Phase II

Boeing’s KC-46A Pegasus tanker program has completed its planned Phase II receiver certification flight testing following three weeks of flights with F-15E Strike Eagle aircraft out of Edwards Air Force Base, California.

Boeing’s KC-46A Pegasus tanker refuels an F-15E Strike Eagle aircraft during Phase II receiver certification testing out of Edwards Air Force Base, California. A Boeing/U.S. Air Force team completed receiver certification with F-16 Fighting Falcon, KC-135 Stratotanker, C-17 Globemaster III, A-10 Thunderbolt II, KC-46A Pegasus, B-52 Stratofortress, F/A-18 Super Hornet and F-15E Strike Eagle aircraft (Photo: Boeing)
Boeing’s KC-46A Pegasus tanker refuels an F-15E Strike Eagle aircraft during Phase II receiver certification testing out of Edwards Air Force Base, California. A Boeing/U.S. Air Force team completed receiver certification with F-16 Fighting Falcon, KC-135 Stratotanker, C-17 Globemaster III, A-10 Thunderbolt II, KC-46A Pegasus, B-52 Stratofortress, F/A-18 Super Hornet and F-15E Strike Eagle aircraft (Photo: Boeing)

Boeing and U.S. Air Force KC-46A Pegasus crews kicked off receiver certification testing with F-16 Fighting Falcon aircraft in April 2018. Since then the joint team also completed testing with KC-135 Stratotanker, C-17 Globemaster III, A-10 Thunderbolt II, KC-46A Pegasus, B-52 Stratofortress, and F/A-18 Super Hornet aircraft.

«This accomplishment is a tribute to the Boeing/U.S. Air Force team and helps set the stage for the start of Initial Operational Test & Evaluation testing next year», said Mike Gibbons, Boeing KC-46A Pegasus tanker vice president and program manager. «We are seeing great progress in both test and production and expect the positive momentum to continue as we begin delivering aircraft».

During the certification flight tests, KC-46A Pegasus and receiver aircraft flew at different airspeeds, altitudes and configurations to ensure compatibility and performance throughout the refueling envelope of each receiver. Now, the Air Force and the Aerial Refueling Certification Agency will review all test data and paperwork before ultimately “certifying” each aircraft.

«The Air Force crews were with us every step of the way during this critical testing», said Jake Kwasnik, KC-46A Pegasus test program manager. «It was awesome to see everyone working together as we conducted flights out of Boeing Field and also at Edwards and Minot Air Force bases».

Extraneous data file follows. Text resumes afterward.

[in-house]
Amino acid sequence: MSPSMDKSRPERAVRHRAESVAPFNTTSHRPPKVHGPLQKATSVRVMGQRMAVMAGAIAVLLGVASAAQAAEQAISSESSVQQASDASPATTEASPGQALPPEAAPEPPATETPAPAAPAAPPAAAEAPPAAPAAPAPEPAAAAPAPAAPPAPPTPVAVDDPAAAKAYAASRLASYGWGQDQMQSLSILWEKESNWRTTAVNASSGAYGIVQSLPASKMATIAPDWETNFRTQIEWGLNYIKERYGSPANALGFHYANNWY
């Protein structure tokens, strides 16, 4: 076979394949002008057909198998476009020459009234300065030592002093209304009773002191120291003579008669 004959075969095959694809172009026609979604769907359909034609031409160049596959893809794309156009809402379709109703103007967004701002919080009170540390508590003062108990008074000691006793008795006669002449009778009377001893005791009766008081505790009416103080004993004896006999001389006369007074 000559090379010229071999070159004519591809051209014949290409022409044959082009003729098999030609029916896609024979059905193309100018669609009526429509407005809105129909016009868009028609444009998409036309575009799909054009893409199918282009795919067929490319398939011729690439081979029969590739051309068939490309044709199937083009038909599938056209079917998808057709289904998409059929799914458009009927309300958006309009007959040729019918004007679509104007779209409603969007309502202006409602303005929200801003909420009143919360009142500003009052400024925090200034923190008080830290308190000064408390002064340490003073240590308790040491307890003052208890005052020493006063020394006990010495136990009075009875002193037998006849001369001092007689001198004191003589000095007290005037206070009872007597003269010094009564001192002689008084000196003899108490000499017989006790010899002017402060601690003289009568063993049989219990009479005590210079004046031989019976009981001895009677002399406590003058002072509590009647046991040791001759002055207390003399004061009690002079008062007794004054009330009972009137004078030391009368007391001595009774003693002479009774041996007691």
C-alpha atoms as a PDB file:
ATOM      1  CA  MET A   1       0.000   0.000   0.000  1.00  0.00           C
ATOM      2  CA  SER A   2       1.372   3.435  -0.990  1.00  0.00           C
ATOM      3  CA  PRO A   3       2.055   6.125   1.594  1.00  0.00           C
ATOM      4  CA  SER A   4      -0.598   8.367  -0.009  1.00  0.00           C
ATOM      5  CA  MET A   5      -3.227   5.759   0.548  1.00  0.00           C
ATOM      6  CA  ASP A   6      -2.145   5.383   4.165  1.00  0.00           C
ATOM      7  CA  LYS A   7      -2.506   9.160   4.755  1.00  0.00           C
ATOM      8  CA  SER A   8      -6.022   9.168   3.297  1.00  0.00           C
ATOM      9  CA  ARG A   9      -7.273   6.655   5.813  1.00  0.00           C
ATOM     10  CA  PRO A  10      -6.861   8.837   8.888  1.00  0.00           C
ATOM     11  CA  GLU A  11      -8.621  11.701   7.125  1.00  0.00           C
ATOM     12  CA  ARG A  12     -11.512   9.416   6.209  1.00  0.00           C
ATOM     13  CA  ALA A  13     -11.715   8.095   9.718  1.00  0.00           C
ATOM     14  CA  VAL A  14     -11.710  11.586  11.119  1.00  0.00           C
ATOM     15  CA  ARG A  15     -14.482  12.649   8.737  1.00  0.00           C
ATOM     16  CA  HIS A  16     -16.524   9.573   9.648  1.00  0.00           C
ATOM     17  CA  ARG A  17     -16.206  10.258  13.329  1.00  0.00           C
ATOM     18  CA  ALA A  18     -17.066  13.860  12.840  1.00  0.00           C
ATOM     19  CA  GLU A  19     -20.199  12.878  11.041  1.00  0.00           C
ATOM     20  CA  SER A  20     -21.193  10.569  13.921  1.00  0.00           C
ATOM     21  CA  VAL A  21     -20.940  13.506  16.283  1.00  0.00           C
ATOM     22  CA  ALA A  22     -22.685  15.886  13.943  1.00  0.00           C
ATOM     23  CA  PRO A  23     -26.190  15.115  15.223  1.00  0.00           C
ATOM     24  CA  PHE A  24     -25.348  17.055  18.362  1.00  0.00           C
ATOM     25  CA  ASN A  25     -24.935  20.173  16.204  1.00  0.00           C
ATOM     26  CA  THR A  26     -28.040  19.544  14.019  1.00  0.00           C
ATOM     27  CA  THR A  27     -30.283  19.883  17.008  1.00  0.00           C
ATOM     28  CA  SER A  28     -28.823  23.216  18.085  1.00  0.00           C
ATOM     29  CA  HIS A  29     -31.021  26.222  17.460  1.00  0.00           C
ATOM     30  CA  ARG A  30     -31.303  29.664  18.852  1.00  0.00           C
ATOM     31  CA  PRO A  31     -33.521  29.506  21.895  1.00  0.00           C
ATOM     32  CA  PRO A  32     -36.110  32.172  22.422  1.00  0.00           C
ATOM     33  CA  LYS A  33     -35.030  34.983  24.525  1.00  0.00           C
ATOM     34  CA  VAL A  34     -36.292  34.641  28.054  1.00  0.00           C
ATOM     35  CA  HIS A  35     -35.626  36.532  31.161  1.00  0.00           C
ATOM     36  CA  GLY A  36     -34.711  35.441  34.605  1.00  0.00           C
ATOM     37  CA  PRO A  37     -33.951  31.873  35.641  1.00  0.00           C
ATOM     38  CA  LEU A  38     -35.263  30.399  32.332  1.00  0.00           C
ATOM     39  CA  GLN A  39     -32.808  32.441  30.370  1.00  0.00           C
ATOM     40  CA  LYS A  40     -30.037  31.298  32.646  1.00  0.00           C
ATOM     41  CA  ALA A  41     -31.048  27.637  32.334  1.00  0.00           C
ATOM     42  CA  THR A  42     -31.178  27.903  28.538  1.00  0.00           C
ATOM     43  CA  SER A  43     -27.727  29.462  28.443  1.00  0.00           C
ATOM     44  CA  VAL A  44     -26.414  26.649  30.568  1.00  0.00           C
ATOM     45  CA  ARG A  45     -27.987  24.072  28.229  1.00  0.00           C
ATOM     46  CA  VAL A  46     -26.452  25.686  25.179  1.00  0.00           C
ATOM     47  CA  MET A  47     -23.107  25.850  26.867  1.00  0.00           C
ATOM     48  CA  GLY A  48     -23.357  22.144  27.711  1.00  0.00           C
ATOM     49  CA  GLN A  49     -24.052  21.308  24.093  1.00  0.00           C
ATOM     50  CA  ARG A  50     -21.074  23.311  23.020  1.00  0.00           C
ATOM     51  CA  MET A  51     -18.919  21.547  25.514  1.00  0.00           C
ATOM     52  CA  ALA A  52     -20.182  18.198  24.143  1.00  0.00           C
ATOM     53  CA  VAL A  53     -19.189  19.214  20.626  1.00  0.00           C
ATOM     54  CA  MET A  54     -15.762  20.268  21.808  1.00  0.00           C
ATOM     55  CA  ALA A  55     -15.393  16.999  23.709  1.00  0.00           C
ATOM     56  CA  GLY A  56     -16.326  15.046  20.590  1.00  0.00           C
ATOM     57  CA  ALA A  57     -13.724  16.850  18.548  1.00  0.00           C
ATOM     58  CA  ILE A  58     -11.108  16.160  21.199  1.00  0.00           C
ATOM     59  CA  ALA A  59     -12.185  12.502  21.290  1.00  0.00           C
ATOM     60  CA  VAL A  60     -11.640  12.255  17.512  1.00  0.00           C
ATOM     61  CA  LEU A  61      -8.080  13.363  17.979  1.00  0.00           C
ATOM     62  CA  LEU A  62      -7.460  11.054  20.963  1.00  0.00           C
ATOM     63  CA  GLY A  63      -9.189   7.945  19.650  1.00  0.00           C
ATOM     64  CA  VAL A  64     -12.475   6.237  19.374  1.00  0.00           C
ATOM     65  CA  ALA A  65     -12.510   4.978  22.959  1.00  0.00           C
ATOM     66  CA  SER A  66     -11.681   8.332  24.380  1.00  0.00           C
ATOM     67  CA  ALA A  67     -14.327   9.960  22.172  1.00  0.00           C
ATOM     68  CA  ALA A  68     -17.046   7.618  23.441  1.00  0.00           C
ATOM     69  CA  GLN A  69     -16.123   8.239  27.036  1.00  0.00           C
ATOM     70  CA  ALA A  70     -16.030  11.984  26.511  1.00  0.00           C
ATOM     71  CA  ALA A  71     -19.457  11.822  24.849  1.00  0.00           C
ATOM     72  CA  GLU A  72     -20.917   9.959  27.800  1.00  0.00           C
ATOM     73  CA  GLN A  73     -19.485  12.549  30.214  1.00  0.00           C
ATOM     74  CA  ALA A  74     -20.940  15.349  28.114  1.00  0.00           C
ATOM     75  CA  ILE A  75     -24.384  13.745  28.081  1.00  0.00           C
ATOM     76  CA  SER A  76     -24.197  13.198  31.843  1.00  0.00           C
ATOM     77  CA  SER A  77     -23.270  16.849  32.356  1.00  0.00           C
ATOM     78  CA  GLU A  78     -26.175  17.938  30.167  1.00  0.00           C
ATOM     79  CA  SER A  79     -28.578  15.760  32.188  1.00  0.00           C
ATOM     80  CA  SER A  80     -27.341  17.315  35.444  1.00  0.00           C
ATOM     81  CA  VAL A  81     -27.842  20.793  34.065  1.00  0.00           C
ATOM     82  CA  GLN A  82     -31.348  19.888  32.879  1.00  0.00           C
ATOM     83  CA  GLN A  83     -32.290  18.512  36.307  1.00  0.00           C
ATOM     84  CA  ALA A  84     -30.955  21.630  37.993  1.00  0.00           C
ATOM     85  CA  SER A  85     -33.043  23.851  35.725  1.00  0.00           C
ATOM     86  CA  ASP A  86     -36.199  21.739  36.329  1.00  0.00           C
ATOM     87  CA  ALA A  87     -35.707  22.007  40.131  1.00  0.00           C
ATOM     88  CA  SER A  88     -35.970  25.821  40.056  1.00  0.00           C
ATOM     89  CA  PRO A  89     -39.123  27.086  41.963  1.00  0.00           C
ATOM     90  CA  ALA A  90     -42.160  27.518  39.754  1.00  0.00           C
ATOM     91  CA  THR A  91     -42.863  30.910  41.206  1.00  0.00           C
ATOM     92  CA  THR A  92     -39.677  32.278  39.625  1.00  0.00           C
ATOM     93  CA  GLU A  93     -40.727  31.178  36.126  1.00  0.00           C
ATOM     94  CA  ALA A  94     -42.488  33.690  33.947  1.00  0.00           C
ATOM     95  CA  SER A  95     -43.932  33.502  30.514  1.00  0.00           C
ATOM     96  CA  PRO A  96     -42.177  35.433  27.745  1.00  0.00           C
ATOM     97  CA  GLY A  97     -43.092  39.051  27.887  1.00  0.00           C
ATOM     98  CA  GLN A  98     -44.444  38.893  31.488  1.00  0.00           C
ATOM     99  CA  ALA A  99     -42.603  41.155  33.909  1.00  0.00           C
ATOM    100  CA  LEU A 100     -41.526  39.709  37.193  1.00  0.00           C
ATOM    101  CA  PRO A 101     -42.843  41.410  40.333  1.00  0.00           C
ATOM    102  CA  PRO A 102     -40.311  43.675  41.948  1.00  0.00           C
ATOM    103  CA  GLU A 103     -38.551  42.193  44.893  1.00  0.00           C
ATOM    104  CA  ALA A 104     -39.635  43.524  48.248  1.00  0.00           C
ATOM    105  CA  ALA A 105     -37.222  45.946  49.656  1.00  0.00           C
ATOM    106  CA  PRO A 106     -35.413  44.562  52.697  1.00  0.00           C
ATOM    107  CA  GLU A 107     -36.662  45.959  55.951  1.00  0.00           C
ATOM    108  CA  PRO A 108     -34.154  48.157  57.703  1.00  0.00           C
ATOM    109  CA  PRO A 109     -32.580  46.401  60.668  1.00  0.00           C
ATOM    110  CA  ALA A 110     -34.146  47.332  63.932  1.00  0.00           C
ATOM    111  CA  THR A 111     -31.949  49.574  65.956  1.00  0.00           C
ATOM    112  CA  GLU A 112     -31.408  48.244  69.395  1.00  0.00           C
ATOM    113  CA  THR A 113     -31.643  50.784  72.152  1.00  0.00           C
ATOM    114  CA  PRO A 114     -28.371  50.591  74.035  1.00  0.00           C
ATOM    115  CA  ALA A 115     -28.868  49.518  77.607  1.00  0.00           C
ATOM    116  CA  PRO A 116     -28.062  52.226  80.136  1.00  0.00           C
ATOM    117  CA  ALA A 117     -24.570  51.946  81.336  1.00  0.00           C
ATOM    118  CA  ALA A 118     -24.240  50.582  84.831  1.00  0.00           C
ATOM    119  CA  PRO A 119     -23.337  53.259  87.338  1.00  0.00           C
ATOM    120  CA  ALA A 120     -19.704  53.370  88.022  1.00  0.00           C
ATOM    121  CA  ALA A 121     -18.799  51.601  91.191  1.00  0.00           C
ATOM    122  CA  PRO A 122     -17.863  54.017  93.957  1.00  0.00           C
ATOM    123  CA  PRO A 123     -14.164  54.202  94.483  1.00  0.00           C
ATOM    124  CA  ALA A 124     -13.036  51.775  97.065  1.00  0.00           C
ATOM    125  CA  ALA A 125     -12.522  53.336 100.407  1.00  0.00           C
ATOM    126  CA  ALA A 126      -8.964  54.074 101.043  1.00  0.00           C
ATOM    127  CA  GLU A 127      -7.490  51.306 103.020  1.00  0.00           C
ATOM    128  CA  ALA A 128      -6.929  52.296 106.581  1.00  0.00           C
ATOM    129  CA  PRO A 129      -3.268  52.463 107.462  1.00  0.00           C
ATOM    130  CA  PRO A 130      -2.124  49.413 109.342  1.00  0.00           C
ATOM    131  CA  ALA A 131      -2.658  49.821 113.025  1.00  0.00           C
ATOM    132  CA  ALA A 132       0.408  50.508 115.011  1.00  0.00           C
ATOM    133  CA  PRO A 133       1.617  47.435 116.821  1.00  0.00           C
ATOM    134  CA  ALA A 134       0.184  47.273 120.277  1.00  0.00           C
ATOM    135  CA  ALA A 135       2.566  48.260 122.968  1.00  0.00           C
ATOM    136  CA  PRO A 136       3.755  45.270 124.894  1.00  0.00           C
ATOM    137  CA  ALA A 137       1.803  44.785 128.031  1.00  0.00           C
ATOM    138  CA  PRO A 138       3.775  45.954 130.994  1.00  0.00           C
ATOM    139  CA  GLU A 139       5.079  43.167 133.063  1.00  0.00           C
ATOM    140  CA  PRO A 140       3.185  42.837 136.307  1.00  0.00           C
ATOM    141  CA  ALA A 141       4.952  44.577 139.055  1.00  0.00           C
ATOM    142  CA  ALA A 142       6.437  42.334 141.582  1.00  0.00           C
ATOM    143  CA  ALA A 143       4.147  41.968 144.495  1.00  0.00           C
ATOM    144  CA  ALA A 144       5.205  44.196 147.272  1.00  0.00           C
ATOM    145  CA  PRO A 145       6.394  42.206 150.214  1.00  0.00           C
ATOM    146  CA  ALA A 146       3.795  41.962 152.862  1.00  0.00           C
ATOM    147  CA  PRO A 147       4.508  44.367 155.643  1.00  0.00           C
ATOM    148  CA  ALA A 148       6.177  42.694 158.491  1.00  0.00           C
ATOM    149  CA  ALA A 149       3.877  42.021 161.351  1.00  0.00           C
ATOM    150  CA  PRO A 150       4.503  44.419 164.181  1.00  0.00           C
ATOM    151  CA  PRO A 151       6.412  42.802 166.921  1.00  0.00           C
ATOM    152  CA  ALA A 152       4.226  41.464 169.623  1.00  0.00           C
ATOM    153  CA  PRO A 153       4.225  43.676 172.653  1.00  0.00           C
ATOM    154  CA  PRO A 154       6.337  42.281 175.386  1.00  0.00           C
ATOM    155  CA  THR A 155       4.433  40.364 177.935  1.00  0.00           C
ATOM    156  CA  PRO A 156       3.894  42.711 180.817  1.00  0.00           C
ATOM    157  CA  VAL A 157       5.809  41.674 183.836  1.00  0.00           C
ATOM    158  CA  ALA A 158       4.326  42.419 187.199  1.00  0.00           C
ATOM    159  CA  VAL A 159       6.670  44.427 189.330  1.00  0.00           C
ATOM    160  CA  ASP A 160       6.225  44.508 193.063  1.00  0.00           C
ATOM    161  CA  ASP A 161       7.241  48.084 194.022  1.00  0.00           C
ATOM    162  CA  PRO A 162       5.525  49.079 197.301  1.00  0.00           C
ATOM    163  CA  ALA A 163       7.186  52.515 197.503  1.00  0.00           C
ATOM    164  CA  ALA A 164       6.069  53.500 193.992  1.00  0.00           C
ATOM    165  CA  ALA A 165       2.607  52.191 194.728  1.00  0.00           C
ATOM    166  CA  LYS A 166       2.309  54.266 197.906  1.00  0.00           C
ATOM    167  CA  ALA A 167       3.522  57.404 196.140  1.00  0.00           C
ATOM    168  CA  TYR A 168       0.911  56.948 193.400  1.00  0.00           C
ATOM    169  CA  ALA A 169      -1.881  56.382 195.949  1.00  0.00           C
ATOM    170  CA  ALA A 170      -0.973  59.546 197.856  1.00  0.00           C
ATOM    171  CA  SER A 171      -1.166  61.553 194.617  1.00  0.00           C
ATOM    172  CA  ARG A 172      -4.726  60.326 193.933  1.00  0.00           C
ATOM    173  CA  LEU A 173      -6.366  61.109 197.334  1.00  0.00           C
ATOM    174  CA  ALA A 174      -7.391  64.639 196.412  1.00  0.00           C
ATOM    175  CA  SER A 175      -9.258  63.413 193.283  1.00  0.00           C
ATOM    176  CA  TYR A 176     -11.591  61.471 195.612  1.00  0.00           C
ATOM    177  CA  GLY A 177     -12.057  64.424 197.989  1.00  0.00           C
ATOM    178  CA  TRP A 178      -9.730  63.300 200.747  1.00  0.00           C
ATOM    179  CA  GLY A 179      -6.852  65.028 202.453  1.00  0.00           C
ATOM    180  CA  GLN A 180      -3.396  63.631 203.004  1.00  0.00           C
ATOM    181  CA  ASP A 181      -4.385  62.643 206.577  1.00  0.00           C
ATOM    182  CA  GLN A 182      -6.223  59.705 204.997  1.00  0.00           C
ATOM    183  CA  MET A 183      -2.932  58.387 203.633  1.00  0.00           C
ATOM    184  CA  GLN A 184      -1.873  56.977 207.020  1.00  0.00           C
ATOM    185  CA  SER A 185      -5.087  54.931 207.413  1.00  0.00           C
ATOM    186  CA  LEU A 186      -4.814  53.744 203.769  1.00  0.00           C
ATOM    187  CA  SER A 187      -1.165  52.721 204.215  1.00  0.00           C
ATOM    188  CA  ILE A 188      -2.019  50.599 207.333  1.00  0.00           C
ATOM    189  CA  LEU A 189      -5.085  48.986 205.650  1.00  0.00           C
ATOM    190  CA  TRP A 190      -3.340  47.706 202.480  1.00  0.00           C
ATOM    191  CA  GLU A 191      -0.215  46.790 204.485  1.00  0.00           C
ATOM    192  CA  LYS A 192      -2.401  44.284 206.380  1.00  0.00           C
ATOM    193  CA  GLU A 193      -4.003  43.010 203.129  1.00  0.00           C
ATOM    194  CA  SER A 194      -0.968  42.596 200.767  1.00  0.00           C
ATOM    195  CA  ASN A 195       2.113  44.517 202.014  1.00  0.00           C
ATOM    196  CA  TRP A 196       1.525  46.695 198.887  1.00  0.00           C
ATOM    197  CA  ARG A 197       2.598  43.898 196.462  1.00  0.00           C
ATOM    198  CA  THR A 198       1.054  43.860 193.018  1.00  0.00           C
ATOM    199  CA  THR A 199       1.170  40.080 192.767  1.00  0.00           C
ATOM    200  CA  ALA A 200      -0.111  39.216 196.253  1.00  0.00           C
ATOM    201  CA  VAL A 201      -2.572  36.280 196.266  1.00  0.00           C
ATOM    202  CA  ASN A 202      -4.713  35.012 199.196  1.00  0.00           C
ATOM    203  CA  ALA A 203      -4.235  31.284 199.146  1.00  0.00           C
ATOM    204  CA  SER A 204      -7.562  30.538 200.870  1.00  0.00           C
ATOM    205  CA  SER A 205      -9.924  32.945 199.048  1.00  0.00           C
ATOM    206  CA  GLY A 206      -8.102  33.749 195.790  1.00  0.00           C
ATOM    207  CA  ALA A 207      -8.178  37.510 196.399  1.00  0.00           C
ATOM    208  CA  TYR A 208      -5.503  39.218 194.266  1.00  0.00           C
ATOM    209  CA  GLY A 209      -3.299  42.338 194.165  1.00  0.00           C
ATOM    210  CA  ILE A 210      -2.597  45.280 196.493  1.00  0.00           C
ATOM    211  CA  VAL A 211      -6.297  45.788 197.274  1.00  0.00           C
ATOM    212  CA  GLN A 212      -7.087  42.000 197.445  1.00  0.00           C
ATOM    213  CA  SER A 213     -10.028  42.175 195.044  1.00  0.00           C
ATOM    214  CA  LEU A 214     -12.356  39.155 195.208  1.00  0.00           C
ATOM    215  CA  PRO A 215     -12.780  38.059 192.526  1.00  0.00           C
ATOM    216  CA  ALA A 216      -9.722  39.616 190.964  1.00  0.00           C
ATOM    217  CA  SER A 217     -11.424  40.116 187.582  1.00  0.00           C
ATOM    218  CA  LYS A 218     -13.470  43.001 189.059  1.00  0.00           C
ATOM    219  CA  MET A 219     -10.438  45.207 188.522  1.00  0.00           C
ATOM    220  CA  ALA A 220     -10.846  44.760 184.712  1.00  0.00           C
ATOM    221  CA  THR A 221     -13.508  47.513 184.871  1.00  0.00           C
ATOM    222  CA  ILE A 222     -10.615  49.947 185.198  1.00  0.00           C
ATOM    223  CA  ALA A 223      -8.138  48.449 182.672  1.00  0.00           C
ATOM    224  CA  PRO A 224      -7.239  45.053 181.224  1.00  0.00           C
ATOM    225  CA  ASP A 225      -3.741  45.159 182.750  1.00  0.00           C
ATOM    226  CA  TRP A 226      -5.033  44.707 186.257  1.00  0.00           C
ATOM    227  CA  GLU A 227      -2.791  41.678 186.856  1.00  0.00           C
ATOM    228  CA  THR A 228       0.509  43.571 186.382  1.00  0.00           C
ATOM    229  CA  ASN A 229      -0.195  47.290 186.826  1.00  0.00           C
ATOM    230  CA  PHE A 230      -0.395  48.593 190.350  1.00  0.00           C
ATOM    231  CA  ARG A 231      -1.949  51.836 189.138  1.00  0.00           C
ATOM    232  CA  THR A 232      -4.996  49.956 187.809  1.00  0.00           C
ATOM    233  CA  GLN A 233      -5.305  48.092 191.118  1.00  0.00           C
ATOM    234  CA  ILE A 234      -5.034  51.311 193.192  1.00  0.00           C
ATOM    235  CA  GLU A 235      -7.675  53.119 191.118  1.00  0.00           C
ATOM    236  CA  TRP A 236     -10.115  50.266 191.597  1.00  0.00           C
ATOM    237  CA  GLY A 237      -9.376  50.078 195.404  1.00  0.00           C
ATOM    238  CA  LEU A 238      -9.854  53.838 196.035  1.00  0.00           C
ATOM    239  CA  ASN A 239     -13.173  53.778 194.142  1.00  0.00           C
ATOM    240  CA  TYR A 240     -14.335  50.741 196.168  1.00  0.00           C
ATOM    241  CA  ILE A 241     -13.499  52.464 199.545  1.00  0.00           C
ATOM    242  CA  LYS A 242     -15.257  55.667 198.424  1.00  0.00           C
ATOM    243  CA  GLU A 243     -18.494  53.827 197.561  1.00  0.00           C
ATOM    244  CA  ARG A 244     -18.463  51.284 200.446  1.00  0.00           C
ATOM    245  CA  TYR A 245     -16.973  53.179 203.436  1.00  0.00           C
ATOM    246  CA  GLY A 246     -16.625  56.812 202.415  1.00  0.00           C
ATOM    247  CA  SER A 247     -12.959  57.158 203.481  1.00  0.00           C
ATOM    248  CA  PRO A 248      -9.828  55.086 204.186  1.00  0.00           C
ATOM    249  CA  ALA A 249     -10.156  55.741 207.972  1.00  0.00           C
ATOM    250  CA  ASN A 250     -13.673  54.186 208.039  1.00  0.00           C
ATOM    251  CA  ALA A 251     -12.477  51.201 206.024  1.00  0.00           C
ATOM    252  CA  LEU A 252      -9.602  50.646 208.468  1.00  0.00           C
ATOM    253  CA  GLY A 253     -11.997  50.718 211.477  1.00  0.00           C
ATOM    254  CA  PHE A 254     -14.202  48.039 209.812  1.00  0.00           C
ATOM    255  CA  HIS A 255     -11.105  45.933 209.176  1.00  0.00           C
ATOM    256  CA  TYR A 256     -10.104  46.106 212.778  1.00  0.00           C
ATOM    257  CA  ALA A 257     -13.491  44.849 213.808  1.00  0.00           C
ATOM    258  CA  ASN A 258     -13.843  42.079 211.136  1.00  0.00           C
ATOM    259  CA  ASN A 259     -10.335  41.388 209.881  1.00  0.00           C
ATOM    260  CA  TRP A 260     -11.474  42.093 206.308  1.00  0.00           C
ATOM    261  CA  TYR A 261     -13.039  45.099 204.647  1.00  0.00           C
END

Six test aircraft have now completed more than 3,700 flight hours and supplied more than four million pounds of fuel in flight to receiver aircraft.

Phase III receiver certification testing will be conducted by the Air Force at Edwards Air Force Base in 2019. That testing will include additional receiver aircraft.

The KC-46A Pegasus, derived from Boeing’s commercial 767 airframe, is built in the company’s Everett, Wash., facility. Boeing is currently on contract for the first 52 of an expected 179 tankers for the U.S. Air Force.

The KC-46A Pegasus is a multirole tanker that can refuel all allied and coalition military aircraft compatible with international aerial refueling procedures and can carry passengers, cargo and patients.

 

General Characteristics

Primary Function Aerial refueling and airlift
Prime Contractor The Boeing Company
Power Plant 2 × Pratt & Whitney 4062
Thrust 62,000 lbs/275.790 kN/28,123 kgf – Thrust per High-Bypass engine (sea-level standard day)
Wingspan 157 feet, 8 inches/48.1 m
Length 165 feet, 6 inches/50.5 m
Height 52 feet, 10 inches/15.9 m
Maximum Take-Off Weight (MTOW) 415,000 lbs/188,240 kg
Maximum Landing Weight 310,000 lbs/140,614 kg
Fuel Capacity 212,299 lbs/96,297 kg
Maximum Transfer Fuel Load 207,672 lbs/94,198 kg
Maximum Cargo Capacity 65,000 lbs/29,484 kg
Maximum Airspeed 360 KCAS (Knots Calibrated AirSpeed)/0.86 M/414 mph/667 km/h
Service Ceiling 43,100 feet/13,137 m
Maximum Distance 7,299 NM/8,400 miles/13,518 km
Pallet Positions 18 pallet positions
Air Crew 15 permanent seats for aircrew, including aeromedical evacuation aircrew
Passengers 58 total (normal operations); up to 114 total (contingency operations)
Aeromedical Evacuation 58 patients (24 litters/34 ambulatory) with the AE Patient Support Pallet configuration; 6 integral litters carried as part of normal aircraft configuration equipment

 

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